Much of the research since the Eyjafjallajökull eruption has treated the ash cloud as chemically homogenous, focusing on the concentration and the size of particles. The Fribourg research adds another layer of detail which could reduce the impact of any eruption still further.
“We’re already at the point where we can say that if the ash is at a certain concentration and a certain particle size, it poses no threat to aircraft,” says Grobety. “However, it’s possible that even at a higher concentration, if no crystalline particles are present, planes may still be safe to fly.”
The myth of marshmallows
Delaying gratification is hard – and becomes even harder if the desired object could be whipped away at any moment, writes Martha Gill. In 1972, in an experiment at Stanford University, 600 children were each handed a marshmallow and told that if they could go 15 minutes without eating it, they would then get two.
Those who waited went on to have greater success in life, and the test became an oft-cited classic (the Shrink and the Sage discussed it in the FT Weekend Magazine, August 24/25). If your child eats the first marshmallow, parents are told, you are in line for disappointment.
But perhaps we were too hasty. Researchers at the University of Rochester in the US looked again at the marshmallow experiment and found that if the adult conducting the test seems untrustworthy, even patient kids will not risk waiting for the second marshmallow. Refusing to delay gratification, it seems, can sometimes be the rational choice.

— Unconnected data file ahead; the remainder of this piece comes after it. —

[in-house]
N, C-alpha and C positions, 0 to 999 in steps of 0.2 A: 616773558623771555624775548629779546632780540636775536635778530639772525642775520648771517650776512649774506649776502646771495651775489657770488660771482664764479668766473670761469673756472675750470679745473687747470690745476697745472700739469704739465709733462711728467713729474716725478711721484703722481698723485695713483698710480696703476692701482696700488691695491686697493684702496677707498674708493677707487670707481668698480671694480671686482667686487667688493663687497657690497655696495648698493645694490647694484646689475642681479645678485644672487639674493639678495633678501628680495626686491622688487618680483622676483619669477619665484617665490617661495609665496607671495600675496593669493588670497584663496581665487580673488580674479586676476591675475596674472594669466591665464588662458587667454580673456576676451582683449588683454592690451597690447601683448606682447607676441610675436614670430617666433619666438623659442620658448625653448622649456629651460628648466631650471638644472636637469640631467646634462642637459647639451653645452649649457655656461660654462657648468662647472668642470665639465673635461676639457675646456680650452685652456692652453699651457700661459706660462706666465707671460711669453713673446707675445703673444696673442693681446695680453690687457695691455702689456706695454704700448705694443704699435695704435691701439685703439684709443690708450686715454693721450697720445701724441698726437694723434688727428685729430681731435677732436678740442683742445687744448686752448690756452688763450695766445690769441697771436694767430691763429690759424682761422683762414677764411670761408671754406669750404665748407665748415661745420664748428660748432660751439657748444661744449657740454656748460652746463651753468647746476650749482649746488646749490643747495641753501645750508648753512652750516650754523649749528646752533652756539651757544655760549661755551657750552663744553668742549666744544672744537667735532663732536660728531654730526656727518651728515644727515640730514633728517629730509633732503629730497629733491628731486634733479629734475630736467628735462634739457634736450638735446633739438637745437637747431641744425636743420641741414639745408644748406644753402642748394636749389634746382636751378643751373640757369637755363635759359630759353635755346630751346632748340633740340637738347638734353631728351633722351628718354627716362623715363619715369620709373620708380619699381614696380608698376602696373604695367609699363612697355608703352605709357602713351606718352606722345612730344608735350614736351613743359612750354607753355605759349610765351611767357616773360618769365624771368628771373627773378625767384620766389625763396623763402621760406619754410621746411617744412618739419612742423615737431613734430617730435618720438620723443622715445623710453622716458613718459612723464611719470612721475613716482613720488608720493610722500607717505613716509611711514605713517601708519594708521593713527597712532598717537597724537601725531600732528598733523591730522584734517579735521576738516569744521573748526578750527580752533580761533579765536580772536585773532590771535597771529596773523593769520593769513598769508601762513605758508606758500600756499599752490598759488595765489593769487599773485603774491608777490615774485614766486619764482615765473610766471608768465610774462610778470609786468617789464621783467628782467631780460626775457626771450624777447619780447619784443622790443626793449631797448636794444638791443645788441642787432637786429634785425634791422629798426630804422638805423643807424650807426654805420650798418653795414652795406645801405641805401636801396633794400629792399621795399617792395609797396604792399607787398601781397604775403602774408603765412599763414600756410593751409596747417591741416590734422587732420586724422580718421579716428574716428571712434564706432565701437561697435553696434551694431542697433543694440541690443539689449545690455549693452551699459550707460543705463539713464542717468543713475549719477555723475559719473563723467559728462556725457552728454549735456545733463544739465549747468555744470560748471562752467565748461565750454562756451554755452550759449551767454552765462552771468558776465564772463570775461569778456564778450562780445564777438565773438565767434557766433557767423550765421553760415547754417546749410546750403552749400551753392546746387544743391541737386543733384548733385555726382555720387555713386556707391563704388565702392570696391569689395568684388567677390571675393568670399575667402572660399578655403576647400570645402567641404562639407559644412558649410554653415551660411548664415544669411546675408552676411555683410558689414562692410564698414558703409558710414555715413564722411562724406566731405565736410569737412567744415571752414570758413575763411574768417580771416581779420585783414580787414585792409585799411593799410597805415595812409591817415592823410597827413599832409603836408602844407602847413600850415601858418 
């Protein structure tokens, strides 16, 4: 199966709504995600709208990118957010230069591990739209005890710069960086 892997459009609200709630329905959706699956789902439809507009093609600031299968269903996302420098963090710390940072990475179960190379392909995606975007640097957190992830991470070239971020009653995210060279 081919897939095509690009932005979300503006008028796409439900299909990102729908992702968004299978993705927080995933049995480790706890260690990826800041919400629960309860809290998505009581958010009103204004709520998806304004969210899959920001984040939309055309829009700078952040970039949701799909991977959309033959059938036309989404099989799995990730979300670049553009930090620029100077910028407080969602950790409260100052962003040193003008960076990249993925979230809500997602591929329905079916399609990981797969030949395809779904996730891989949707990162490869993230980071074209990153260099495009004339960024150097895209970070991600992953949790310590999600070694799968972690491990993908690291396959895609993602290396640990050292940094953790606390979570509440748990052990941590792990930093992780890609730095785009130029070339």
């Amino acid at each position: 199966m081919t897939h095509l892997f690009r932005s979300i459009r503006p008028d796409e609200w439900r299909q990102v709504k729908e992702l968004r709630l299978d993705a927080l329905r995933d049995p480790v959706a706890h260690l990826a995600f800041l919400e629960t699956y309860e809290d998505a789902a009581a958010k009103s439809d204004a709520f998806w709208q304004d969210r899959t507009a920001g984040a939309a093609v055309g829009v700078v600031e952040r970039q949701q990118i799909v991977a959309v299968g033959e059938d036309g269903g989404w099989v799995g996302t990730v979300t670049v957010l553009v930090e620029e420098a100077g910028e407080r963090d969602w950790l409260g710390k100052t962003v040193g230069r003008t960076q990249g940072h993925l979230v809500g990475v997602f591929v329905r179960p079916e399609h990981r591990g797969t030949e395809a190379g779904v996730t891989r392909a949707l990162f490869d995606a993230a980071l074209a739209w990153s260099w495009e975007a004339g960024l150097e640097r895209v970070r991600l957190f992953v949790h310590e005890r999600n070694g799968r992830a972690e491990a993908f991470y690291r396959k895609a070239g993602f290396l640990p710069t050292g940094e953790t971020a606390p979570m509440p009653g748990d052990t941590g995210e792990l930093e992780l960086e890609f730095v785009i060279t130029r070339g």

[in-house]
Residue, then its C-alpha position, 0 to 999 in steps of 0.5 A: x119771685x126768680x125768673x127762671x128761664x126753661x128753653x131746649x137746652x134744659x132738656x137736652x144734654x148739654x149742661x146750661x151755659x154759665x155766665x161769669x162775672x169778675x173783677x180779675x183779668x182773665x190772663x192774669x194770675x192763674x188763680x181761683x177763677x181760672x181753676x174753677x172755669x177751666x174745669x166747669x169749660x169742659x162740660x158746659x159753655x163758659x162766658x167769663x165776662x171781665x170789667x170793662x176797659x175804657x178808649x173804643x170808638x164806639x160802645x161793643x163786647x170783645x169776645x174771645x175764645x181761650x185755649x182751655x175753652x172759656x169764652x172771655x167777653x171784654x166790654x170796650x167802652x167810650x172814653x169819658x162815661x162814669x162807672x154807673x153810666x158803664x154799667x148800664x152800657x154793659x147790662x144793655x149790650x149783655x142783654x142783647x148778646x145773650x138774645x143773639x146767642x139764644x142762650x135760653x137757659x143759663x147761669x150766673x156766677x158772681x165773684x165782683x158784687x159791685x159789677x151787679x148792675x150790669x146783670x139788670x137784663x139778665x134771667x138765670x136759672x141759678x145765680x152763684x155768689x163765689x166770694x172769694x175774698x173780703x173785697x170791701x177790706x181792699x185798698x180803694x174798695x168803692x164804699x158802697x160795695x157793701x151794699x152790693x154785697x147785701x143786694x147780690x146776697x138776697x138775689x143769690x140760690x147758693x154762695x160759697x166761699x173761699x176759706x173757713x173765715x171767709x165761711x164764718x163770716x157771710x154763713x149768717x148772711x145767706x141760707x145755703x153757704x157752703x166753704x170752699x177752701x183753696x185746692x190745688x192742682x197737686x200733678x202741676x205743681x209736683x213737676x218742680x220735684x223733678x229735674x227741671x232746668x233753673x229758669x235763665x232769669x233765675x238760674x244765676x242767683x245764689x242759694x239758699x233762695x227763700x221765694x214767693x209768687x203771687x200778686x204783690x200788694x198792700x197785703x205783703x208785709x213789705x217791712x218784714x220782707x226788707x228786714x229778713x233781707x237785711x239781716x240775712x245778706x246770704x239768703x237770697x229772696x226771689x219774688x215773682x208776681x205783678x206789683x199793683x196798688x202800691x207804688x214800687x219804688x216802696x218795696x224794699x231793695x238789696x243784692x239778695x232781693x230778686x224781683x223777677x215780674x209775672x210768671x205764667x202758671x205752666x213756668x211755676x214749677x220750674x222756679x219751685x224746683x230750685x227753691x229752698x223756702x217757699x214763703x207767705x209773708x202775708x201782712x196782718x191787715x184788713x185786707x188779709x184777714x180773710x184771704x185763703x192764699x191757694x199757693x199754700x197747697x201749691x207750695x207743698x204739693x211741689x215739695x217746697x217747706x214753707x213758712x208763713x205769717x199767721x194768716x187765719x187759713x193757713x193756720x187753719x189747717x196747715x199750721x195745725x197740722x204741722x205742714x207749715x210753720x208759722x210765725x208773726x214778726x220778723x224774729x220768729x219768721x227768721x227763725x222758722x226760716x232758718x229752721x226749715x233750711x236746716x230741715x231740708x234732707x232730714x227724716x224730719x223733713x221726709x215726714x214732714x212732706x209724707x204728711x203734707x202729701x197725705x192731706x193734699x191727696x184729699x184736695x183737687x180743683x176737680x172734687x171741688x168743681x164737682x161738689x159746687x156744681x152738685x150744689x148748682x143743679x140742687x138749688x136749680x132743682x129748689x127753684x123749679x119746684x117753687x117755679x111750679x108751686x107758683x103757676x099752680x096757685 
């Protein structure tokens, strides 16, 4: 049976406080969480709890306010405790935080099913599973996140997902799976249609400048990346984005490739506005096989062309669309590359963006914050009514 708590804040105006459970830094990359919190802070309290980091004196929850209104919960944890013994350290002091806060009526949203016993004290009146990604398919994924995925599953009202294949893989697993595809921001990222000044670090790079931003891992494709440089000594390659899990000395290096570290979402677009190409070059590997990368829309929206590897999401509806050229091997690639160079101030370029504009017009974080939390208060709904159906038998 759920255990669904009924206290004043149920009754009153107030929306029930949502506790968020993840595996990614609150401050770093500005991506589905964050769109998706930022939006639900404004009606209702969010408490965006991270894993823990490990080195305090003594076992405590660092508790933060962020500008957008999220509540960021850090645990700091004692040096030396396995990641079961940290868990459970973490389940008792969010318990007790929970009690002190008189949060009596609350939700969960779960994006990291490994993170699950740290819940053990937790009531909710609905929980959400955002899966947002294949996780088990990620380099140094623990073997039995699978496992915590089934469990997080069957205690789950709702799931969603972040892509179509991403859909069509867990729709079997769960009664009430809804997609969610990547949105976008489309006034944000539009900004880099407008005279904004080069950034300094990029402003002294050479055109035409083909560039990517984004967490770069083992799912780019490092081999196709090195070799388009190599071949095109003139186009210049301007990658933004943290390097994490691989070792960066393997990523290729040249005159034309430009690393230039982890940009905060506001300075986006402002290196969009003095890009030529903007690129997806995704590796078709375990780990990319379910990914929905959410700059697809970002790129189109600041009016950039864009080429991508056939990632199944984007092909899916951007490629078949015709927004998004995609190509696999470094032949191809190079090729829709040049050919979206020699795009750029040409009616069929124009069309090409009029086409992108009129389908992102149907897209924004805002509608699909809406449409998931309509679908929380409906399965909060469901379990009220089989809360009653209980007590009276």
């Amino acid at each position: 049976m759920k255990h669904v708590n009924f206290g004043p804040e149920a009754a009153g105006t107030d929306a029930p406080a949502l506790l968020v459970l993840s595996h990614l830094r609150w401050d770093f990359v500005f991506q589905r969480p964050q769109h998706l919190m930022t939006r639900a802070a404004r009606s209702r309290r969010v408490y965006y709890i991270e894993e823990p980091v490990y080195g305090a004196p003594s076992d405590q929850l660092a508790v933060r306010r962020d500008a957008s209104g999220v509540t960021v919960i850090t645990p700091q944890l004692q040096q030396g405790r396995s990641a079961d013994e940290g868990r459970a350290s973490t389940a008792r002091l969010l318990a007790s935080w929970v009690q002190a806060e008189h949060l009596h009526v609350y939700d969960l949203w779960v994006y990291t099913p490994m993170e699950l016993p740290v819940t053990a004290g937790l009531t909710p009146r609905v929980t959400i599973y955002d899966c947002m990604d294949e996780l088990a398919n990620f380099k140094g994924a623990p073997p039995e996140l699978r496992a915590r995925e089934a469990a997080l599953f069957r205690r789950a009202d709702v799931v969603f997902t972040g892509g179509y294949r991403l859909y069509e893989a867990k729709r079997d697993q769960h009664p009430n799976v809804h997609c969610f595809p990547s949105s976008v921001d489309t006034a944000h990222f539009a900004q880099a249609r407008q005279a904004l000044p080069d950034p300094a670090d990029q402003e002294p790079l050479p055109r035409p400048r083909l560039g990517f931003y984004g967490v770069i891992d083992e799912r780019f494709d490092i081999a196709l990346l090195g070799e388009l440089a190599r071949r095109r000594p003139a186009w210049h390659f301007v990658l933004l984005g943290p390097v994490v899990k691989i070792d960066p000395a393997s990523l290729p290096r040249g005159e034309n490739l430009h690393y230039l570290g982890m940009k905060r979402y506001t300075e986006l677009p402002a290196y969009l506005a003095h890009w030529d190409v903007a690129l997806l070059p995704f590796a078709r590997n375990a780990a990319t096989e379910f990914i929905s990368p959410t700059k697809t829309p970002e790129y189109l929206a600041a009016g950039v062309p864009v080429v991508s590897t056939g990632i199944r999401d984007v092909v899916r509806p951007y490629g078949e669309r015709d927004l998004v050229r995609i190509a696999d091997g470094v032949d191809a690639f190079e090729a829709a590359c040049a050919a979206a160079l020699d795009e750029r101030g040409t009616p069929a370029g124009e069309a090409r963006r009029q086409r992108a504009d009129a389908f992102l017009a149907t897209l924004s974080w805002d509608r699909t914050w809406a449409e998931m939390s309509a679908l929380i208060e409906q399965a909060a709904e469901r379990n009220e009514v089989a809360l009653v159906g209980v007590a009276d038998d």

In the new version, before handing out the marshmallows one of two adults talked to the children. One promised art supplies which then never came. The other – more reliable – promised and then produced the supplies. This turned out to have a significant impact on the results. Over half the children who met the “reliable” adult managed to wait for the second marshmallow, but only one of 14 children in the “unreliable” group lasted the full 15 minutes.
“Kids are surprisingly capable of delaying gratification when they’re given evidence that doing so will pay off,” says Celeste Kidd, lead author of the study. “On the flip side, we also demonstrated that kids sensibly decide to indulge in an immediately available treat when the circumstance suggests waiting won’t get you anything better.”
More broadly, the authors suggest, living in an environment where adults are flaky may affect your ability to wait. Self-control is situational – the children were struggling not with appetite but with logic (is the second marshmallow really worth the wait?). But it is not just children: another recent study showed that it could be true for grown-ups too.
An online test conducted at the University of Colorado found that adults are less willing to wait for delayed rewards from someone untrustworthy, preferring a smaller, immediate pay-off. The authors wrote: “The struggles of certain populations, such as addicts, criminals and youth, might reflect their reduced ability to trust that rewards will be delivered.”
Says Kidd: “Together, the studies suggest that both little and grown-up humans consider the uncertainty involved in their current contexts – and that they use that information to make quite sensible decisions.”
The overturning of such a well-known study offers an interesting message, not only for parents but also for company leaders and politicians: U-turns, backtracking and sudden changes in rules come at a cost. And if your charges are eating their marshmallows too quickly, you might want to stop shaking your head over their lack of self-control and try being more reliable.